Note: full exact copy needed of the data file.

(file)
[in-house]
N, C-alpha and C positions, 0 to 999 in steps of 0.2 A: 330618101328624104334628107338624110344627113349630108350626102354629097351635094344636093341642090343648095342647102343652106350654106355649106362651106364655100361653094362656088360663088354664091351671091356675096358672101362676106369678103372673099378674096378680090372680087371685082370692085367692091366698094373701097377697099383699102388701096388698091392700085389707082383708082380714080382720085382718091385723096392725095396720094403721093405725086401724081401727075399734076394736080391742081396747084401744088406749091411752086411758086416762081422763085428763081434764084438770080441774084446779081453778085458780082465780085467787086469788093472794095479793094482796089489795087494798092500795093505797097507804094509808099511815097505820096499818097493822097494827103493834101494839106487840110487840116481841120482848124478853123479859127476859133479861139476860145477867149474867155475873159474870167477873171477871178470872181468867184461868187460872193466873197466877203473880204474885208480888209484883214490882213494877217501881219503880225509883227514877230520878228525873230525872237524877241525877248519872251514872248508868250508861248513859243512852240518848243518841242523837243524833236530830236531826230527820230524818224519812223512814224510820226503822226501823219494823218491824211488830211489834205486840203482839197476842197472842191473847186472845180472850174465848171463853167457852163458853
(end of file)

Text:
[in-house]
N, C-alpha and C positions, 0 to 999 in steps of 0.2 A: 330618101328624104334628107338624110344627113349630108350626102354629097351635094344636093341642090343648095342647102343652106350654106355649106362651106364655100361653094362656088360663088354664091351671091356675096358672101362676106369678103372673099378674096378680090372680087371685082370692085367692091366698094373701097377697099383699102388701096388698091392700085389707082383708082380714080382720085382718091385723096392725095396720094403721093405725086401724081401727075399734076394736080391742081396747084401744088406749091411752086411758086416762081422763085428763081434764084438770080441774084446779081453778085458780082465780085467787086469788093472794095479793094482796089489795087494798092500795093505797097507804094509808099511815097505820096499818097493822097494827103493834101494839106487840110487840116481841120482848124478853123479859127476859133479861139476860145477867149474867155475873159474870167477873171477871178470872181468867184461868187460872193466873197466877203473880204474885208480888209484883214490882213494877217501881219503880225509883227514877230520878228525873230525872237524877241525877248519872251514872248508868250508861248513859243512852240518848243518841242523837243524833236530830236531826230527820230524818224519812223512814224510820226503822226501823219494823218491824211488830211489834205486840203482839197476842197472842191473847186472845180472850174465848171463853167457852163458853